California’s Drought Pushes Food Prices Higher
The Golden State is in the midst of one of its worst droughts on record. Food economists are forecasting the continued rise of food prices and predicting shortages of other foods across the U.S.
Professor Timothy Richards of the W.P. Carey School of Business at Arizona State University has researched which crops are likely to be most affected and what the price boosts might be.
“You’re probably going to see the biggest produce price increases on avocados, berries, broccoli, grapes, lettuce, melons, peppers, tomatoes and packaged salads,” says Richards, the Morrison Chair at the Morrison School of Agribusiness within the W.P. Carey School. “We can expect to see the biggest percentage jumps in prices for avocados and lettuce–28% and 34%, respectively. People are the least price-sensitive when it comes to those items, and they’re more willing to pay what it takes to get them.”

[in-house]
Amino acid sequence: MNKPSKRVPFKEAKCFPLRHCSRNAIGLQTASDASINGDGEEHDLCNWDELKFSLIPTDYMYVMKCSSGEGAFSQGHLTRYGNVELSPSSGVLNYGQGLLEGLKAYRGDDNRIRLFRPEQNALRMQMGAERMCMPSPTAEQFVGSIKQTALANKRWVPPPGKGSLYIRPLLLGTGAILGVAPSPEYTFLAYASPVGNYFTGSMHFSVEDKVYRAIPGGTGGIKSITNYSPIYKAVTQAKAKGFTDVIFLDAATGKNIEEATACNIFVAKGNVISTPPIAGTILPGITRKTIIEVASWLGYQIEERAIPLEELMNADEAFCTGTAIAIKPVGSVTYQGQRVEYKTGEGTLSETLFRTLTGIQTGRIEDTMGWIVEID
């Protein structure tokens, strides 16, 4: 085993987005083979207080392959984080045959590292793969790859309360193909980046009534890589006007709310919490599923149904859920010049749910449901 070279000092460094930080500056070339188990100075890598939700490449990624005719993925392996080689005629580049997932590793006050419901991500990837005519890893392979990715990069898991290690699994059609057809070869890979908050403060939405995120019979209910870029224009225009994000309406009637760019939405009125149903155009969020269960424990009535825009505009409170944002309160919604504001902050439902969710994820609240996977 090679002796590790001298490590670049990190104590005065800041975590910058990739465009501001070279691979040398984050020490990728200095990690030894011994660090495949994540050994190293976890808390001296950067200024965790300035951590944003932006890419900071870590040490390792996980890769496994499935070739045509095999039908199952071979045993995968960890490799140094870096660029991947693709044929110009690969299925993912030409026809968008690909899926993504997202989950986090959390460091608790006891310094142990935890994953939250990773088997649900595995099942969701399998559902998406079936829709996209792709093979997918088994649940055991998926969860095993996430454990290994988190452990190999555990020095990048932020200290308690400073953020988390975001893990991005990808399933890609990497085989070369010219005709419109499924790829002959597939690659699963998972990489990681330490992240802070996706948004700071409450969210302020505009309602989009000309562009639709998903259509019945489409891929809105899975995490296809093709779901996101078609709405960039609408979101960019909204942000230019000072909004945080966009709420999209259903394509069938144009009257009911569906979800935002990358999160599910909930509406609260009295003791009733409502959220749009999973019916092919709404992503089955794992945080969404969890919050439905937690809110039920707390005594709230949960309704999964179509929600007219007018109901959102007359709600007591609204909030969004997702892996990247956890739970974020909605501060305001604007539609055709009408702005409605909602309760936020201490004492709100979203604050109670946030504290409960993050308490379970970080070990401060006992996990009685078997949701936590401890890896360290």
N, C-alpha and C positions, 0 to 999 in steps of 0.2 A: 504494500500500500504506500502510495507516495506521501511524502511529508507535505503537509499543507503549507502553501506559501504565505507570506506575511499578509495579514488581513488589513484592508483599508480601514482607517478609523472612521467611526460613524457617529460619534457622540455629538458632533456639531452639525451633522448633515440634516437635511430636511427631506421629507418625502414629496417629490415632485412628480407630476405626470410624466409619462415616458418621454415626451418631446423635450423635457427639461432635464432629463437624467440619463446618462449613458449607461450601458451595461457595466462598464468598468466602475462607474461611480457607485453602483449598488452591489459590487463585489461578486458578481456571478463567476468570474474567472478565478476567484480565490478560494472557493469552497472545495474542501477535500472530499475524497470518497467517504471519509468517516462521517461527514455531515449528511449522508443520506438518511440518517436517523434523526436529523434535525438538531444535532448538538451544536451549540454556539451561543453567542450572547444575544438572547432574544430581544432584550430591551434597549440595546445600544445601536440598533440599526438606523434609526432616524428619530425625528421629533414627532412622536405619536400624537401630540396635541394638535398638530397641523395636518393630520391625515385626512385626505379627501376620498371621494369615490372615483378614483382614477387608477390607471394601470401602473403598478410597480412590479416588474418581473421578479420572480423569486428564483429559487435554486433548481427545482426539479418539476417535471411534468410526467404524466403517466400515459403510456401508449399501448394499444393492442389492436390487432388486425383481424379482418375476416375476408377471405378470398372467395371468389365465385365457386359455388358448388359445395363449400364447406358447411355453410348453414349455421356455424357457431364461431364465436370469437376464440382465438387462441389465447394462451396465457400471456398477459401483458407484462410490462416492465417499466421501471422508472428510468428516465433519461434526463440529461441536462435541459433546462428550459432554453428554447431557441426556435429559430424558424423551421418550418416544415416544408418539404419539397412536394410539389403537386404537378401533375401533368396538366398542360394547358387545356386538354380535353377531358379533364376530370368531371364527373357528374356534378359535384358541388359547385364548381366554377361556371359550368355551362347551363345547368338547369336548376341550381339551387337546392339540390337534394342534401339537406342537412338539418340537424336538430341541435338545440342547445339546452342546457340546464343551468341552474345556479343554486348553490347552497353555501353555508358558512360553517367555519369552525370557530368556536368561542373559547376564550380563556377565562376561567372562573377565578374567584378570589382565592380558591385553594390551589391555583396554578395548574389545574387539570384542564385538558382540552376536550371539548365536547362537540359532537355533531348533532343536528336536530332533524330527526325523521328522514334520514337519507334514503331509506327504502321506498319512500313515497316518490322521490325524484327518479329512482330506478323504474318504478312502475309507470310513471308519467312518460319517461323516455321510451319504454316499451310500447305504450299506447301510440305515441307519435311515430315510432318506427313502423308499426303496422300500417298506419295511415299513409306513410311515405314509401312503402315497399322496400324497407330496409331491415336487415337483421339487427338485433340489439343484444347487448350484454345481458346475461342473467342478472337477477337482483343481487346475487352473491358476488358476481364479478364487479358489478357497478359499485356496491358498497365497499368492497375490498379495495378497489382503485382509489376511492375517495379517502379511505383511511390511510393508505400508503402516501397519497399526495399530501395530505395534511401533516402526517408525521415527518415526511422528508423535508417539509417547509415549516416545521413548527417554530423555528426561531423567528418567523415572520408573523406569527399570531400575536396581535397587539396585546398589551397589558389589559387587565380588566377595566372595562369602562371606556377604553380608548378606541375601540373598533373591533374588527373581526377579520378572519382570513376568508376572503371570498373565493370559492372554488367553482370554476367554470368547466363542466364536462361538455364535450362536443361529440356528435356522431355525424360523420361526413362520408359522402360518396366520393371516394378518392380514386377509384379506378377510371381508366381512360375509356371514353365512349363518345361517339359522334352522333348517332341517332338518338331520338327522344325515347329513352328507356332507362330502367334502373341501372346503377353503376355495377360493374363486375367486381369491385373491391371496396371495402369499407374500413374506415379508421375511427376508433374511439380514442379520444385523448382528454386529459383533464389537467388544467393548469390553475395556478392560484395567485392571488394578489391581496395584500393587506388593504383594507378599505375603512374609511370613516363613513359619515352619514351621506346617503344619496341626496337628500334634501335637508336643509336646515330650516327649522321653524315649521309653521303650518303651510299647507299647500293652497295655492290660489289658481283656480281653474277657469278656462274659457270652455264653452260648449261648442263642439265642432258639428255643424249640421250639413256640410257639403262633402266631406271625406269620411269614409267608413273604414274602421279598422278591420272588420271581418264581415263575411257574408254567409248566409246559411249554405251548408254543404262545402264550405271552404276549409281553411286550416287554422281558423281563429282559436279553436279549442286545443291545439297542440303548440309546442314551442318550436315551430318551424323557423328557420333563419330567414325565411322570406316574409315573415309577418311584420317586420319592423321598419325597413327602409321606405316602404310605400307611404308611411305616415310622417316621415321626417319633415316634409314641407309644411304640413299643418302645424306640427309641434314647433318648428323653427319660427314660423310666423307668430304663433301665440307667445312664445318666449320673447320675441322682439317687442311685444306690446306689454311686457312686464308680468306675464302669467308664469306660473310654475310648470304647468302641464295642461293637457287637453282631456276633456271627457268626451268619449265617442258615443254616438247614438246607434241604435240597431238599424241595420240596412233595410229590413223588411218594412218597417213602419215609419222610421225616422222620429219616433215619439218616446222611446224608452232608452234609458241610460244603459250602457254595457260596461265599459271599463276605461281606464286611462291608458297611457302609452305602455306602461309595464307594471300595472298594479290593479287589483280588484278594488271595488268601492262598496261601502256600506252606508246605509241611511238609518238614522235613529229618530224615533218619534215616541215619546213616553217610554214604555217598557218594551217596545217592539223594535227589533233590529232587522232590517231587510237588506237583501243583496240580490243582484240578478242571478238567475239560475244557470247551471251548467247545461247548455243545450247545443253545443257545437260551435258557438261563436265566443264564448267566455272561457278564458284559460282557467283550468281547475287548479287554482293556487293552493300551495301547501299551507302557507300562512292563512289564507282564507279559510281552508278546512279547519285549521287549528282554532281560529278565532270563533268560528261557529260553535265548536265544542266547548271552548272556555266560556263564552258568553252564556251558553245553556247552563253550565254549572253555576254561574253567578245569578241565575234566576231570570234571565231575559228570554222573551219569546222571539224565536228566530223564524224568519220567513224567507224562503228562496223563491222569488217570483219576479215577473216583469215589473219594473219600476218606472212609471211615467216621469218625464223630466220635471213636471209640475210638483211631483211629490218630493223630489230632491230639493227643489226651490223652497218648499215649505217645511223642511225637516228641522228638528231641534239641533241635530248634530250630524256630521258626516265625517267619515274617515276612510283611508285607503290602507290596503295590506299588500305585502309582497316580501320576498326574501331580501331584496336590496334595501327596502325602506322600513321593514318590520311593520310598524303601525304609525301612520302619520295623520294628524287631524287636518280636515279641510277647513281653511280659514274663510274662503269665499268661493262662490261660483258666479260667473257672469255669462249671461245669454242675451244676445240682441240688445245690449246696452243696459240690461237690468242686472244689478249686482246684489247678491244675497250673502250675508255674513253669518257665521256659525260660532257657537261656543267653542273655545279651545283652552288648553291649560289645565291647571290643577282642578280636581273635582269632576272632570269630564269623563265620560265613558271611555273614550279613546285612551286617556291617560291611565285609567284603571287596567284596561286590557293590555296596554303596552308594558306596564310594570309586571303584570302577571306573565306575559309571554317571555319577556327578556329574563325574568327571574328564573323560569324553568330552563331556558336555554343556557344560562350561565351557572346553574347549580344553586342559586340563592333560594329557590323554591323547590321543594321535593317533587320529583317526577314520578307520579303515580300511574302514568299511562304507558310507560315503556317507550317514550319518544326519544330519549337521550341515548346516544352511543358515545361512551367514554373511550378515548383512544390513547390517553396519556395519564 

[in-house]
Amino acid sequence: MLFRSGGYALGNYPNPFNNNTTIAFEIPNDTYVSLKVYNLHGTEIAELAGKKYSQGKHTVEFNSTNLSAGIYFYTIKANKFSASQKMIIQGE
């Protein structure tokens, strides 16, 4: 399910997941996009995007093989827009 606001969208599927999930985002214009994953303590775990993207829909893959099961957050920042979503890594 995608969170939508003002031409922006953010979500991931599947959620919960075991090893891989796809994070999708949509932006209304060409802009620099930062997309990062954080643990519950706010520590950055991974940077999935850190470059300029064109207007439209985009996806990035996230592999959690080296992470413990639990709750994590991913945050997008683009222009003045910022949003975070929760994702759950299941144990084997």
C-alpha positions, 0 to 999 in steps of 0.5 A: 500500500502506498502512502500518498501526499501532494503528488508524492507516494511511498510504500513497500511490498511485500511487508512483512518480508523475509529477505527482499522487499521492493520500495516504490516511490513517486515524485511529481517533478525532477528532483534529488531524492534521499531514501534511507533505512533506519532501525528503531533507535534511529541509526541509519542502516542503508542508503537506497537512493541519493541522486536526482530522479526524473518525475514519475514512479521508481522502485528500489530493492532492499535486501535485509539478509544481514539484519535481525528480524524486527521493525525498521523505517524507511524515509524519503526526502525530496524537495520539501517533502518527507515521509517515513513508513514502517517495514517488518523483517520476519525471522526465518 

Industry estimates range from a half-million to 1 million acres of agricultural land likely to be affected by the current California drought. Richards believes between 10% and 20% of the supply of certain crops could be lost, and California is the biggest national supplier of several of those crops. For avocados, the state is the only major domestic source.
According to an ASU press release, Richards used retail-sales data from the Nielsen Perishables Group, an industry analytics and consulting firm, to estimate price elasticities—how much the prices might vary—for the fruits and vegetables most likely to suffer. The most vulnerable are the crops that use the most water and simply won’t be grown, as well as those sensitive to reductions in irrigation.
He projected the following price increases due to the drought: